What a custom field means

In a custom field you can wrap validation and Python coercion of any kind. This is the best practice if you are handling the same unit of information in several forms, what you shouldn’t be doing is this:

class MyModelForm(forms.ModelForm):
    mark = CharField()

    def clean_mark(self):
        mark_value = self.cleaned_data['mark']
        if mark_value is not None and mark_value != 'A':
            raise ValidationError(_(u'you can only input A here! damn!'))

        return mark_value

class ExampleForm(forms.Form):
    mark = CharField()

    def clean_mark(self):
        mark_value = self.cleaned_data['mark']
        if mark_value is not None and mark_value != 'A':
            raise ValidationError(_(u'you can only input A here! damn!'))

        return mark_value

clean_ should be used for validation of a field in the specific context of that form. In the example above we are repeating validation logic, violating the famous Django DRY principle. For sure there are ways to make this look more DRY, like wrapping that logic in a function that gets called. But you will agree with me, that these are mere hacks.

If you construct your fields the right way, you will rarely find a use case in which you need to write a clean_. Normally it is used to avoid creating a form field for validation that is not trivially expressed using validators.

Another example: JSONField

Imagine we want to have a form field that returns a JSON validated list. Here it is:

class JSONField(forms.Field):
    default_error_messages = {
        'invalid': 'This is not valid JSON string'

    def to_python(self, value):
        if value in validators.EMPTY_VALUES:
            return []

            json = simplejson.loads(value)
        except ValueError:
            raise ValidationError(self.error_messages['invalid'])

        return json

This time we are raising a ValidationError in the right method, because we are handling an exception while doing the coercion of the value.

Adding widgets to the equation

The same we have custom fields, we can have custom widgets and both concepts together turn Django forms into a powerful weapon. Your custom widgets should live in a file in one of you apps that compose your project.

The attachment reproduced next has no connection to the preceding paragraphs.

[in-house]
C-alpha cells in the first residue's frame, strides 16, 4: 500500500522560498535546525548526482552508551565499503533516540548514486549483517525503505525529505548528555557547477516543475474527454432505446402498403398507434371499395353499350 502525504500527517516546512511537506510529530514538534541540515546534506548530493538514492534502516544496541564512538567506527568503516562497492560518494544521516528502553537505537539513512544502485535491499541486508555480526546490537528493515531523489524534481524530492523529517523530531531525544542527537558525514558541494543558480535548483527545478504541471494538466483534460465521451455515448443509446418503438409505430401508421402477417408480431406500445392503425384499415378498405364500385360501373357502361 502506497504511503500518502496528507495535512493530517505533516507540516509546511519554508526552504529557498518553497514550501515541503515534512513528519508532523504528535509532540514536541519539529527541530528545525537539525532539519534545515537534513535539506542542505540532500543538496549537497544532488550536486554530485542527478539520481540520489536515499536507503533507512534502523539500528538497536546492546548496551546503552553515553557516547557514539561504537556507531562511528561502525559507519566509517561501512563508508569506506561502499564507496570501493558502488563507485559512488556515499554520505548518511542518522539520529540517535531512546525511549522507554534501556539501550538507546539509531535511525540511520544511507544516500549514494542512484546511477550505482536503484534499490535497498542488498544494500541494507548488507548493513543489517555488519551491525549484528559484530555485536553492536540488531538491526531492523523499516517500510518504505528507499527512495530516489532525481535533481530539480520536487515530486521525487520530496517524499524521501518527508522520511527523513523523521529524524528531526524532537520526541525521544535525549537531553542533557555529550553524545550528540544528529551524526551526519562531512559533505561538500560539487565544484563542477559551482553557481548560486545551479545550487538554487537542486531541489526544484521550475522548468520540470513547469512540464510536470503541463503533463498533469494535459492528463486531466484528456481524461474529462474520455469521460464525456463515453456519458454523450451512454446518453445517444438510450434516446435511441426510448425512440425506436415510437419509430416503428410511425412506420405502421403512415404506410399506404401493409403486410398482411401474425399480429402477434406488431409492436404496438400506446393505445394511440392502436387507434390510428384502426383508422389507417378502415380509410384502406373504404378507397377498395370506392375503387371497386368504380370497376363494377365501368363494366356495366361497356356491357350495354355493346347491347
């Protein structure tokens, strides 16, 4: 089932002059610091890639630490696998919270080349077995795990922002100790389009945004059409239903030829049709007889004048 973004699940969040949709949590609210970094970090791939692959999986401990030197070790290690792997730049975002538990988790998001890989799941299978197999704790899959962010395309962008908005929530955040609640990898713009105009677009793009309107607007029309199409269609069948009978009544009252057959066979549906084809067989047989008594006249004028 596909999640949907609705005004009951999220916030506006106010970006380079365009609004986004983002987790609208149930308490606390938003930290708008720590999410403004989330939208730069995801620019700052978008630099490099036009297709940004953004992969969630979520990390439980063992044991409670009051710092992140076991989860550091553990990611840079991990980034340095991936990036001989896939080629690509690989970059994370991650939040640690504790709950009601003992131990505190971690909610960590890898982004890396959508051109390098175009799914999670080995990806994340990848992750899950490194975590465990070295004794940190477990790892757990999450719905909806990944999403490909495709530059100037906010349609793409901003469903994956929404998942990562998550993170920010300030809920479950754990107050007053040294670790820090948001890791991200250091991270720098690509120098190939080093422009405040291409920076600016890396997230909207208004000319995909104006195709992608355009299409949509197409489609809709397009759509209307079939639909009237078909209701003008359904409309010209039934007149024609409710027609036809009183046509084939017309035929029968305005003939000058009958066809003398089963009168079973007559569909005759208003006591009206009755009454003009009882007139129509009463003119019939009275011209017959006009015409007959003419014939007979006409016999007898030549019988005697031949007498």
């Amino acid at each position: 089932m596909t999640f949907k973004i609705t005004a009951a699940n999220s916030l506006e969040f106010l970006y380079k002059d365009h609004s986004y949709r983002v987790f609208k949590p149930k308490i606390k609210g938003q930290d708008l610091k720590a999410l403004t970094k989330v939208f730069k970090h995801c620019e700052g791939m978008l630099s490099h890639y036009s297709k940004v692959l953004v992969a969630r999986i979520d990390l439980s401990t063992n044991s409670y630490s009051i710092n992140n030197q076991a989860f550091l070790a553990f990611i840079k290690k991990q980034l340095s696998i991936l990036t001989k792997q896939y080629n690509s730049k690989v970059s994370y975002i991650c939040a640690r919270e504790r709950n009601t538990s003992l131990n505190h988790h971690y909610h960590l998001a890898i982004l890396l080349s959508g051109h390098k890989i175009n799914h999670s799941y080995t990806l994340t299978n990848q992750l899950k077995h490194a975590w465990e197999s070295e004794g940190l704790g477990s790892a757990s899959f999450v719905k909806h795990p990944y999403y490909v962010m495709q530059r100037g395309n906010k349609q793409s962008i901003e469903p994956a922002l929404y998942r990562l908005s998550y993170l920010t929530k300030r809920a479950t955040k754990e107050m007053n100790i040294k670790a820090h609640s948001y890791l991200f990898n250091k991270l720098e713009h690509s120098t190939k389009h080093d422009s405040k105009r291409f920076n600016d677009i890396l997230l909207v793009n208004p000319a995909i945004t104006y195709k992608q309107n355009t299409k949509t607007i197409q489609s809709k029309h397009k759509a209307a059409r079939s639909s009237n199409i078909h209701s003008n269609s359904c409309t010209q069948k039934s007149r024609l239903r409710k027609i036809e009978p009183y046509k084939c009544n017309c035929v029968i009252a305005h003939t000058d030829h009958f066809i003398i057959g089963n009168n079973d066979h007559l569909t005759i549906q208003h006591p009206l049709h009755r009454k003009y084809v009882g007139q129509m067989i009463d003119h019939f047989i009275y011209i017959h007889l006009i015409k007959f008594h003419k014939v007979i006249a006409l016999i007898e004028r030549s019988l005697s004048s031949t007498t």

In widgets you will usually subclass Widget, Input or MultiWidget. Widget is the baseclass for the rest of the built-in widgets available in Django. Therefore Input and MultiWidget are already subclasses of Widget.

Subclassing Widget

You will rarely will find yourself in a situation in which you need to subclass Widget itself. There are other baseclasses that inherit from it, that will do the job.

Anyway, what you need to know when you subclass Widget is that you will have to overwrite the render(name, value, attrs=None) method, which is in charge of returning a string that represents the widget rendered as HTML. Also, if you overwrite the constructor in your subclass you should handle attrs parameter and pass it to the parent.

The class-level variables that you should know that are attributes of Widget are:

  • is_hidden = False: Determines whether this corresponds to an .
  • needs_multipart_form = False: Determines if the widget needs multipart-encrypted form
  • is_localized = False: Determines if the widget is localized.
  • is_required = False: Dertermines if the widget is required.

Subclassing Input

If you think it carefully most widgets should render <input />, textarea or similar things. If you need to render a customized <input />, you should know that Input is already a subclass of Widget so you get more dirty work done. Input defines a class-level variable named input_type that is used for specifying the type of input <input type="BLABLA" />.

When subclassing Input we get already a render method that will suffice most of the times. Sometimes you will want to add some logic, before calling the parent class render method. The next example is quite basic, but you will probably get the idea of how to subclass Input:

class HTML5Input(Input):
    def __init__(self, type, attrs):
        self.input_type = type